Where Are The Children?

The Church Trends and Research Association is an evangelical group in Taiwan that provides statistics on Taiwanese Christians and churches every two years. Since the 1990s, the numbers of Christians in Taiwan had been continually increasing, rapidly approaching a million believers on the island. The Association expressed a goal to reach 2 million Christians into the 21st century. The last investigative report was done in 2017, with little sign that the trend was slowing down. Then COVID happened, and everything ground to a halt. The latest data release was not completed until 2022, and if the statistics hold true, not only has the number of Christians dropped to less than a million, but it’s possible that there are half as many children in Taiwanese churches as there were six years ago.

How does the number of kids involved in Taiwanese churches drop by half? Some pastors are blaming COVID as an excuse for loosely connected attendees to leave and not come back. Others are blaming school and extracurricular activities for taking priority over church. Some are blaming the plummeting birth rate in Taiwan. Others are pointing out that the number of high schoolers transitioning to university students is hard to account for in these church statistics. Truth be told, it’s probably a combination of all these factors, and even more complicated and compounding issues. And yet, the majority of Taiwanese churches are self-reporting a dramatic decrease in church membership, especially children. Where are they?

When we followed God’s direction to move to Taichung City and work alongside Taichung Victory Church, our desire was to help a struggling church. Our host church in Zhubei is special compared to many other Taiwanese churches. Their attendance is often over 300 people, the church is full of kids, and it is common for families to have three or four children (which is very uncommon in Taiwan!). By contrast, Taichung Victory is located by Feng-Jia University, with a ministry focused on university students. We had much experience doing student ministry in the US. However, our initial time at Taichung Victory revealed to us a demographic missing from the church: families with children.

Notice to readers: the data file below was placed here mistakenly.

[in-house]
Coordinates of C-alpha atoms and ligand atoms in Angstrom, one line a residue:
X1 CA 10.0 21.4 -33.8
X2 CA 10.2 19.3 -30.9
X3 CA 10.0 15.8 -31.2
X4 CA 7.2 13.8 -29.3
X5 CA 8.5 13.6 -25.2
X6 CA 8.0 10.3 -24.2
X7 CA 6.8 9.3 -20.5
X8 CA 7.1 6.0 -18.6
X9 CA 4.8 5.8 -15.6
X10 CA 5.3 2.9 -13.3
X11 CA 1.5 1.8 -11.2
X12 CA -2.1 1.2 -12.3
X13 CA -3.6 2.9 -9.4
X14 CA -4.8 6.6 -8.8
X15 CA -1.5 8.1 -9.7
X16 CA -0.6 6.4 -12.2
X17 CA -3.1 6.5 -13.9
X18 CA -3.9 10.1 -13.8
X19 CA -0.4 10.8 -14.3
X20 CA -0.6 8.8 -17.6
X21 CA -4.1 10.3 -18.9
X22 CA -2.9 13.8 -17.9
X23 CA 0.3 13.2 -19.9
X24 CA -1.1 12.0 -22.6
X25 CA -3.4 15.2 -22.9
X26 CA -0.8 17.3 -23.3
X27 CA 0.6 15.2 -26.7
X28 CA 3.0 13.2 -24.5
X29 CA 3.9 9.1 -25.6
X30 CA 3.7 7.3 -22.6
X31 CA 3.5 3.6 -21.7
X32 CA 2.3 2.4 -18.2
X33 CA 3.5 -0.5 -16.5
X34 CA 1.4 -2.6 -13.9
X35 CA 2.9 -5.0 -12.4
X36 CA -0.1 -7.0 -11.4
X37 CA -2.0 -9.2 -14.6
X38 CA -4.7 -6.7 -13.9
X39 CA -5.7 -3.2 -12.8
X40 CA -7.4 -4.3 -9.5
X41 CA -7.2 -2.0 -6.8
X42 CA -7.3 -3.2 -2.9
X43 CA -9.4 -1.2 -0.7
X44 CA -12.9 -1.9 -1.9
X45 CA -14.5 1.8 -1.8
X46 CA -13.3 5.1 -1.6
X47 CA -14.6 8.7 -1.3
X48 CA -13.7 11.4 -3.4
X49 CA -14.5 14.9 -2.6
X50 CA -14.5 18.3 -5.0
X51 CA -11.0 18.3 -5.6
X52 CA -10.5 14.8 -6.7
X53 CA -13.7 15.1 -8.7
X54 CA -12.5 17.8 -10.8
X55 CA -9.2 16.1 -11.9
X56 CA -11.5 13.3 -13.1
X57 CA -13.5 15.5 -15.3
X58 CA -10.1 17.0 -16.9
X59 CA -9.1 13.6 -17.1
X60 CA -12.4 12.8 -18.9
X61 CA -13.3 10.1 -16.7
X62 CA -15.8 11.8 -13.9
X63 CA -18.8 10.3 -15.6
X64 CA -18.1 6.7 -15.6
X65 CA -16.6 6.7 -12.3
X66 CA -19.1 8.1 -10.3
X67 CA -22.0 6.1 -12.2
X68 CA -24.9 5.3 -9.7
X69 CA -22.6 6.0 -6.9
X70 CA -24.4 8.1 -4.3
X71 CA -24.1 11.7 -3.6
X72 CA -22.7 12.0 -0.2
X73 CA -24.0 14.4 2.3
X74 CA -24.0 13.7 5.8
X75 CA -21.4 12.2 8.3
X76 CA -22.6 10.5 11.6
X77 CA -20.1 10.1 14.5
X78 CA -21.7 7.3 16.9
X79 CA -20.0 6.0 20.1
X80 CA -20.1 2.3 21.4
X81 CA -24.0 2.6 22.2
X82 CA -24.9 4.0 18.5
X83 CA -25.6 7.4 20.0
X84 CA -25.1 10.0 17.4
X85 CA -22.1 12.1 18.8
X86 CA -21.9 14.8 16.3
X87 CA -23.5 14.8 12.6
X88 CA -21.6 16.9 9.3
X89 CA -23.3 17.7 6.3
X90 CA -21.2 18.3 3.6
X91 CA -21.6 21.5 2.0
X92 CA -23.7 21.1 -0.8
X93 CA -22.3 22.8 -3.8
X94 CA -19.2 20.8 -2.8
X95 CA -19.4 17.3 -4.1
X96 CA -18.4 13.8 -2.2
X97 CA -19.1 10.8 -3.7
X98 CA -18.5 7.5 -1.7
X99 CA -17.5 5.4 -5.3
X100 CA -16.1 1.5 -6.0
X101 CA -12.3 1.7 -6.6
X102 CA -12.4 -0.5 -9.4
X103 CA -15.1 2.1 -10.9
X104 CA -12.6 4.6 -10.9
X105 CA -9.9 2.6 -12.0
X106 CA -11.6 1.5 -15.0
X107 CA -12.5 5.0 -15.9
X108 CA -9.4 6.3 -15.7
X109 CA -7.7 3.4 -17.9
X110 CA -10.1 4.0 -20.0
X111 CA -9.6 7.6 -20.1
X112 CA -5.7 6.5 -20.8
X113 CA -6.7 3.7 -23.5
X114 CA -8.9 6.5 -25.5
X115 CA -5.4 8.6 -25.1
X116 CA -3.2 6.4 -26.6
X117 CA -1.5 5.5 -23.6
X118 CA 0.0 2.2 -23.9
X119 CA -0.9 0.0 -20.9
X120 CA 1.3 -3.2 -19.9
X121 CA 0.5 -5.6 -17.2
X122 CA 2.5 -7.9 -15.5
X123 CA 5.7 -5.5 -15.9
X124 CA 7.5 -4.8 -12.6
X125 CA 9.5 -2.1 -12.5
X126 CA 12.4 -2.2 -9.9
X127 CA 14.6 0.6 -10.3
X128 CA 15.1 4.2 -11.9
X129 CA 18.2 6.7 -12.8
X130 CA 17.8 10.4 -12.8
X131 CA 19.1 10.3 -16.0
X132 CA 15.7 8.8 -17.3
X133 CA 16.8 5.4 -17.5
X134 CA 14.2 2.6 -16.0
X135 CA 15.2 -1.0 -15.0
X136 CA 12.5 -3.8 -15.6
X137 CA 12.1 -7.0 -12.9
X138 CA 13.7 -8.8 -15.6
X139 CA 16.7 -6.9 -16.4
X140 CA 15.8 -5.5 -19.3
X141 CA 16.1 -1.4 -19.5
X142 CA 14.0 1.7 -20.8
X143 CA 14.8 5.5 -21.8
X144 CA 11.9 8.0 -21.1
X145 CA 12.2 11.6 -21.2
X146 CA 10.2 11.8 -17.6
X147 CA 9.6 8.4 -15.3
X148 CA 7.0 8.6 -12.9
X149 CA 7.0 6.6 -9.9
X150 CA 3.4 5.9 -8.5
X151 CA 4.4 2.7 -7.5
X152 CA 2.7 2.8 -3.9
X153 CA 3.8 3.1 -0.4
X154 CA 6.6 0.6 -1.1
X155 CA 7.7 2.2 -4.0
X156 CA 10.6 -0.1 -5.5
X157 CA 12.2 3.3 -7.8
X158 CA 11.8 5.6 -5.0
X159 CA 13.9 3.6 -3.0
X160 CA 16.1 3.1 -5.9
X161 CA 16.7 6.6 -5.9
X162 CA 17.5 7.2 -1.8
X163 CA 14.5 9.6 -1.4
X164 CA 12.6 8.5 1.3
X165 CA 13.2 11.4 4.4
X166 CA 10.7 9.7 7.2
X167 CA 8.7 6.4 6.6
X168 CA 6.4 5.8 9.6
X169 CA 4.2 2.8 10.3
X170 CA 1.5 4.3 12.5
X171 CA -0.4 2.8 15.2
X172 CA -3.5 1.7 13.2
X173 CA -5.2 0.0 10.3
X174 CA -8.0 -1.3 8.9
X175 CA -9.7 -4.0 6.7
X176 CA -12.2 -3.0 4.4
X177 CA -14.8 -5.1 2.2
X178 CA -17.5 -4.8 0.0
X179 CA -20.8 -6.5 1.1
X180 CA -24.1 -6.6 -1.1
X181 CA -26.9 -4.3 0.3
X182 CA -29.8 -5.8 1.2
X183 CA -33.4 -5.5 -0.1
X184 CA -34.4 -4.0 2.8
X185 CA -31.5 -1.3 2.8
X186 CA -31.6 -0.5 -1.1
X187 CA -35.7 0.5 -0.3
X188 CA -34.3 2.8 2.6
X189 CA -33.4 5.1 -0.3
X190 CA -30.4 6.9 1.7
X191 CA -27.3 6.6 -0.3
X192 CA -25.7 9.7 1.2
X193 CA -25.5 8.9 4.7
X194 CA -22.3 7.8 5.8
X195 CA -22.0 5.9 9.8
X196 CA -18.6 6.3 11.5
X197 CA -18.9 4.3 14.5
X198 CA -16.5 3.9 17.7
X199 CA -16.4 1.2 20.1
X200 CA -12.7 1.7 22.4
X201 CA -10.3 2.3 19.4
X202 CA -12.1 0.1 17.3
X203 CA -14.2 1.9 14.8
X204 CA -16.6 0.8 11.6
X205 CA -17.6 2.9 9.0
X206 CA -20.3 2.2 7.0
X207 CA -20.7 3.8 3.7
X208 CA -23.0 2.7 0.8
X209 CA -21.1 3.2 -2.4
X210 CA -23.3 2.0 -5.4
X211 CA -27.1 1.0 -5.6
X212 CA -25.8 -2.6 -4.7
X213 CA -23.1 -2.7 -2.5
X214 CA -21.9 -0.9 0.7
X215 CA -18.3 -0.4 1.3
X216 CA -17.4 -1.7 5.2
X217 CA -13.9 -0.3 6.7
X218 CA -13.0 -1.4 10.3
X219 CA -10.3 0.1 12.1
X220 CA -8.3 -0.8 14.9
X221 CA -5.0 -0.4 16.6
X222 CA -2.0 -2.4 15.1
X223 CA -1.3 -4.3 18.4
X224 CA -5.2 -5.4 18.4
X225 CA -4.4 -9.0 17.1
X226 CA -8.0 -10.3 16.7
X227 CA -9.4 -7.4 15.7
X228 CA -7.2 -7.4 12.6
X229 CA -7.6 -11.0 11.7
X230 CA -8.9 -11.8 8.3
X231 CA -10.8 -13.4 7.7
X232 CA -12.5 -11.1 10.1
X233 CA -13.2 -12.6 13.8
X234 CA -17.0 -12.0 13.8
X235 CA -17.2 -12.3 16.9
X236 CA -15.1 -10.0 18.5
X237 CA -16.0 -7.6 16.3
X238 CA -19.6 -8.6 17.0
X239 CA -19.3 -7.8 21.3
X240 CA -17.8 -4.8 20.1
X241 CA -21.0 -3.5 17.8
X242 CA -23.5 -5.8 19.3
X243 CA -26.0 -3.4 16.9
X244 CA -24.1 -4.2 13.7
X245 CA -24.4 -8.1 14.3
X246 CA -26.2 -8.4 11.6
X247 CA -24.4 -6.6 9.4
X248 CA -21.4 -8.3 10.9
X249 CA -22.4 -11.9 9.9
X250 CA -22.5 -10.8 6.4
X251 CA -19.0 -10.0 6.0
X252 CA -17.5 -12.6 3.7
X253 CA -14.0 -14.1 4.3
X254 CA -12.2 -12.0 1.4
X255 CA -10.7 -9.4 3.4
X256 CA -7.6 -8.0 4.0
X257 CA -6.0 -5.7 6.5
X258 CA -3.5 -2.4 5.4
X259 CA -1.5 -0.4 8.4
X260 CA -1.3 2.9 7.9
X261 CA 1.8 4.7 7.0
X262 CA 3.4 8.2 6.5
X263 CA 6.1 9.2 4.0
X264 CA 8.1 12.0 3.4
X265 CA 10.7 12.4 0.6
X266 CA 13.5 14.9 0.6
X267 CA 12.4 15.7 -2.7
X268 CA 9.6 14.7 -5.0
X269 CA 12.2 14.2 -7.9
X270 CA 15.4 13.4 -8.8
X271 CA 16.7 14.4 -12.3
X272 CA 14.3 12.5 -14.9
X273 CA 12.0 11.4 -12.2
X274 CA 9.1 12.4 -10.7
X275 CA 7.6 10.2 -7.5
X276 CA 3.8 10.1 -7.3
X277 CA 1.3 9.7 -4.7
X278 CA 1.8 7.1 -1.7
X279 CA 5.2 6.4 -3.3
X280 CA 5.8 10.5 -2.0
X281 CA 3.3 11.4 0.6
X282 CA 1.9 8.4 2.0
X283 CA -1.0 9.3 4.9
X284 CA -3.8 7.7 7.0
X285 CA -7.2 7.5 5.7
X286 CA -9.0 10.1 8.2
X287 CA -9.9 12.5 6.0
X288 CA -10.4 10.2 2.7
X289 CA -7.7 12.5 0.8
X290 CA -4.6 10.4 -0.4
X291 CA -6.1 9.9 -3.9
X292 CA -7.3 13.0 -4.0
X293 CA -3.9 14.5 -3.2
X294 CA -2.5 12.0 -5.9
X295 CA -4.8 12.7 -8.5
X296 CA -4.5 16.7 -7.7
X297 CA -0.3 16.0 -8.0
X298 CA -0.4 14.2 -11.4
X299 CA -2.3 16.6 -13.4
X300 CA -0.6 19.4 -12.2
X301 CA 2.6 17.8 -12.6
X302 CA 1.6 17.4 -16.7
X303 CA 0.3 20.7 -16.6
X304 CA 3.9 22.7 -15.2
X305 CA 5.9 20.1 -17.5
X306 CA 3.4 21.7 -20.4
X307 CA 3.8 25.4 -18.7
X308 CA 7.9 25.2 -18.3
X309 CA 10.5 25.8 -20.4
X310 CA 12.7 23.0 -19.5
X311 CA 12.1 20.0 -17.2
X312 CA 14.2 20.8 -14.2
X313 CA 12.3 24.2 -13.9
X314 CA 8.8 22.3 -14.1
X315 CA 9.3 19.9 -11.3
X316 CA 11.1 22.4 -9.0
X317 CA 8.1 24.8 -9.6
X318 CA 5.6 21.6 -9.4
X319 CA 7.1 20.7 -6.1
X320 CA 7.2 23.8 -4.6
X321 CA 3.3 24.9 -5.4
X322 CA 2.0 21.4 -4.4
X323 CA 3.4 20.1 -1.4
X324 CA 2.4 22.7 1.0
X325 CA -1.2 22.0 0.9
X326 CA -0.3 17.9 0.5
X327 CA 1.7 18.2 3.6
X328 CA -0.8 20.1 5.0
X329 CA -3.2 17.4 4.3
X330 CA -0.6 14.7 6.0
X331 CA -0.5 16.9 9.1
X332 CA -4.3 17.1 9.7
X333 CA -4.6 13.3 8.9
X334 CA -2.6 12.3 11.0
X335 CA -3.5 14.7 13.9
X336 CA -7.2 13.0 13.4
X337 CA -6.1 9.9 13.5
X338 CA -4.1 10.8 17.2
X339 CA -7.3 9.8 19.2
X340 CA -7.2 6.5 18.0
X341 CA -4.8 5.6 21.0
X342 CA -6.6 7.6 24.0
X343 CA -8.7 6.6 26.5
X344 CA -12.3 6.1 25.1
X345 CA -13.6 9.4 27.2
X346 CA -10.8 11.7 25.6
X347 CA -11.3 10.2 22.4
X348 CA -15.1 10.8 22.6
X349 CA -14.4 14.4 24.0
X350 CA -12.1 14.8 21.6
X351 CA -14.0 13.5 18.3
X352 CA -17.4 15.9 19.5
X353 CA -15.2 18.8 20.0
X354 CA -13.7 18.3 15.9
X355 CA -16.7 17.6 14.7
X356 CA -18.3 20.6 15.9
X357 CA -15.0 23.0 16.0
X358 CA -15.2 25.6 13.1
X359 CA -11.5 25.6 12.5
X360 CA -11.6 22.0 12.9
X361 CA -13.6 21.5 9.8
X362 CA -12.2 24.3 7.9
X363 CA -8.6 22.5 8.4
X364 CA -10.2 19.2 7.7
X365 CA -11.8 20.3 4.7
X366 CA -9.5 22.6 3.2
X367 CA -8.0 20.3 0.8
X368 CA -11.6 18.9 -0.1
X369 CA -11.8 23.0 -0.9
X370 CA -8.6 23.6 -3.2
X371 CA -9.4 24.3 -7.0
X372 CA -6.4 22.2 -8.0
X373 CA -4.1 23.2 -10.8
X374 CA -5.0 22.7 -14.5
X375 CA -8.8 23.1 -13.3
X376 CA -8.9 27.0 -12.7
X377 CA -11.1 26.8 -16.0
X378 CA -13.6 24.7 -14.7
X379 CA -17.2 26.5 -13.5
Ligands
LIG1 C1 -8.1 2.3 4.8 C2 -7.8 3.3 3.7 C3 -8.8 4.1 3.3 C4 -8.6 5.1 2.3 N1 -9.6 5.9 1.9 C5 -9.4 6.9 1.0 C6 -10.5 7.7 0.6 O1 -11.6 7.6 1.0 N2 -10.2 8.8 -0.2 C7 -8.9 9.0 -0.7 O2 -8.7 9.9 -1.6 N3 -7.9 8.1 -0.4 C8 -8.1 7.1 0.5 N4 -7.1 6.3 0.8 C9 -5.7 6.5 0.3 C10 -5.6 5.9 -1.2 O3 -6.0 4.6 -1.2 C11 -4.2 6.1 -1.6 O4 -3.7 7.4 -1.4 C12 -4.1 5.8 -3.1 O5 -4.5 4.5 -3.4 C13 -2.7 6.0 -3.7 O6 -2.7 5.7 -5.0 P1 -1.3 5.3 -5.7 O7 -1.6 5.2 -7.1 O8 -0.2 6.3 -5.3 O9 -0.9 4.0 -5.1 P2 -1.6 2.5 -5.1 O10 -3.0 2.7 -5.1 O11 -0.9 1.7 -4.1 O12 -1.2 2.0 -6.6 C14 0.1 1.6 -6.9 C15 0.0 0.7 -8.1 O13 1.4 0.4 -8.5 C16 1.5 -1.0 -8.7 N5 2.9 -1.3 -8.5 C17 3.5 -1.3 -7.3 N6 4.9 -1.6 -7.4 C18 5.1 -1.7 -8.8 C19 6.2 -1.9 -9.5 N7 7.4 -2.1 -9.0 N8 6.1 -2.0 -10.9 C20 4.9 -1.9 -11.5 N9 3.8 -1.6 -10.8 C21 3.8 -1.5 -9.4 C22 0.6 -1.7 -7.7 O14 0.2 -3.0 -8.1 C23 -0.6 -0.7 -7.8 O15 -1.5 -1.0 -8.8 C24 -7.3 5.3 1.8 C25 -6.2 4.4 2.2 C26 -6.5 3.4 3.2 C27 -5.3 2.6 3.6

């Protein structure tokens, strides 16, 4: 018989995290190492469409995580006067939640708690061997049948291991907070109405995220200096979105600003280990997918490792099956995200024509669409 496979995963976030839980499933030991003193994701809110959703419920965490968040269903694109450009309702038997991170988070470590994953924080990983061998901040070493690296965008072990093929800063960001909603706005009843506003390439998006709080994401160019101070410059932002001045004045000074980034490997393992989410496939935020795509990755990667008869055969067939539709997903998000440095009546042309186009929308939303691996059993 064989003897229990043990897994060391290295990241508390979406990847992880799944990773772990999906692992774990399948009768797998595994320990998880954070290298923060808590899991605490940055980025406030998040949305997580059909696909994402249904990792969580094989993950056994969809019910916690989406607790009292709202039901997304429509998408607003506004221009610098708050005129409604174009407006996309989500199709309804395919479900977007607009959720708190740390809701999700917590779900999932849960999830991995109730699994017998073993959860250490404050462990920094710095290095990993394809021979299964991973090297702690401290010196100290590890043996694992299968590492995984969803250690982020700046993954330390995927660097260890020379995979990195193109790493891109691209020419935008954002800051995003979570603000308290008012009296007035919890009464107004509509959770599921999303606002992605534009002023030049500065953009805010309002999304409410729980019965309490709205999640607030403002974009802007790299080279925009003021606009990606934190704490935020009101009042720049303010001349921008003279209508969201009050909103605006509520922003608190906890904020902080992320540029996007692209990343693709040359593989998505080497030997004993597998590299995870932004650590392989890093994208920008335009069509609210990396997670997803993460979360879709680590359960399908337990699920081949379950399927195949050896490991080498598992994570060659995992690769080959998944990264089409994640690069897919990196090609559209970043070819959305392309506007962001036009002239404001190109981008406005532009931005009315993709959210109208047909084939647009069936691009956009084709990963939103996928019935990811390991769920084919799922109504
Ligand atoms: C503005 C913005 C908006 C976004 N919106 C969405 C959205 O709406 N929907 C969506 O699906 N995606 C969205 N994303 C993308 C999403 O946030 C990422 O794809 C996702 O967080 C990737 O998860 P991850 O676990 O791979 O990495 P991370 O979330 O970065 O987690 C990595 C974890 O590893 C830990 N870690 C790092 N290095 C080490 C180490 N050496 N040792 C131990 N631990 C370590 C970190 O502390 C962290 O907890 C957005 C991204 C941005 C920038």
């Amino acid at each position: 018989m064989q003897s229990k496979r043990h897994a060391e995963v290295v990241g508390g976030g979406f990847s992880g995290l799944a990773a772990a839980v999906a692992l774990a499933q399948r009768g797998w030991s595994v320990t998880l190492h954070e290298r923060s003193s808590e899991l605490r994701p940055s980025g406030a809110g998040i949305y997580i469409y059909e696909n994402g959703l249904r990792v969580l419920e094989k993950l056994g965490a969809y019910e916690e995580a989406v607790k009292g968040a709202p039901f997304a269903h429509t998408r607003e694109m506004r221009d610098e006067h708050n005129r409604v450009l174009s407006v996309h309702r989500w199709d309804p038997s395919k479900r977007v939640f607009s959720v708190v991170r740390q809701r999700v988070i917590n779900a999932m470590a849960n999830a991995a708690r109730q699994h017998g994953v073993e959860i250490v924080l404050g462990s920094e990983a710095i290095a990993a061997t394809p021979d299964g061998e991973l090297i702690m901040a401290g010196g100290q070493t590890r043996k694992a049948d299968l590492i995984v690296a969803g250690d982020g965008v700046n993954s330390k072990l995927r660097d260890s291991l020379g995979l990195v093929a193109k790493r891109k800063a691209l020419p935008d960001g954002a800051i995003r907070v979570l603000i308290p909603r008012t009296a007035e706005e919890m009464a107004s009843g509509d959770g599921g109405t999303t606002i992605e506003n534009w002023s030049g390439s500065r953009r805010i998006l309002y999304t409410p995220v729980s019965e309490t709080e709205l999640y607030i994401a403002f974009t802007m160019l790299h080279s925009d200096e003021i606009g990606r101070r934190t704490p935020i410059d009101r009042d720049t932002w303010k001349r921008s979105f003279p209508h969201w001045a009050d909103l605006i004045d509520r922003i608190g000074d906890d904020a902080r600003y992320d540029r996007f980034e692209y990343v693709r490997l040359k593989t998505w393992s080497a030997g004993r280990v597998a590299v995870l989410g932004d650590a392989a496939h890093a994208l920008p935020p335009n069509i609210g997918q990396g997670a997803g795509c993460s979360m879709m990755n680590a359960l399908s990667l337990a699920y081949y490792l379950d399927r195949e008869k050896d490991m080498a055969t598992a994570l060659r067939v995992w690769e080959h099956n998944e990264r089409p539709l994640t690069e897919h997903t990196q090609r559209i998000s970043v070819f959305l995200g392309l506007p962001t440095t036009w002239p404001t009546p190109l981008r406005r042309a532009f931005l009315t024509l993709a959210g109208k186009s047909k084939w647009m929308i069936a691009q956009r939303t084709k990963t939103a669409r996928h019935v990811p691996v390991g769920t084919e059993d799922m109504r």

In October, my wife Sara made the decision to take the Sunday School children to nearby Wenxiu Park. What began as just an idea to get the kids outside to burn some energy eventually became a monthly Sunday School activity. Every month the children walked to the park for a story, art activity, and some playtime. But even more than that, families and children in the park became interested in what we were doing and wanted to join. This also became an opportunity to spend some time talking with parents in a laid-back, relaxing atmosphere.

The Wenxiu Park community is new to the Feng-Jia area. There are many newly built row-houses and apartment buildings, with many residential properties still in progress. All of this signaled to us that there are families near our church, families not connected to any church, families in need of a church. We communicated to the Taichung Victory Church coworkers our desire to focus on families in the Feng-Jia/Wenxiu community, and they have also started to feel this need as well.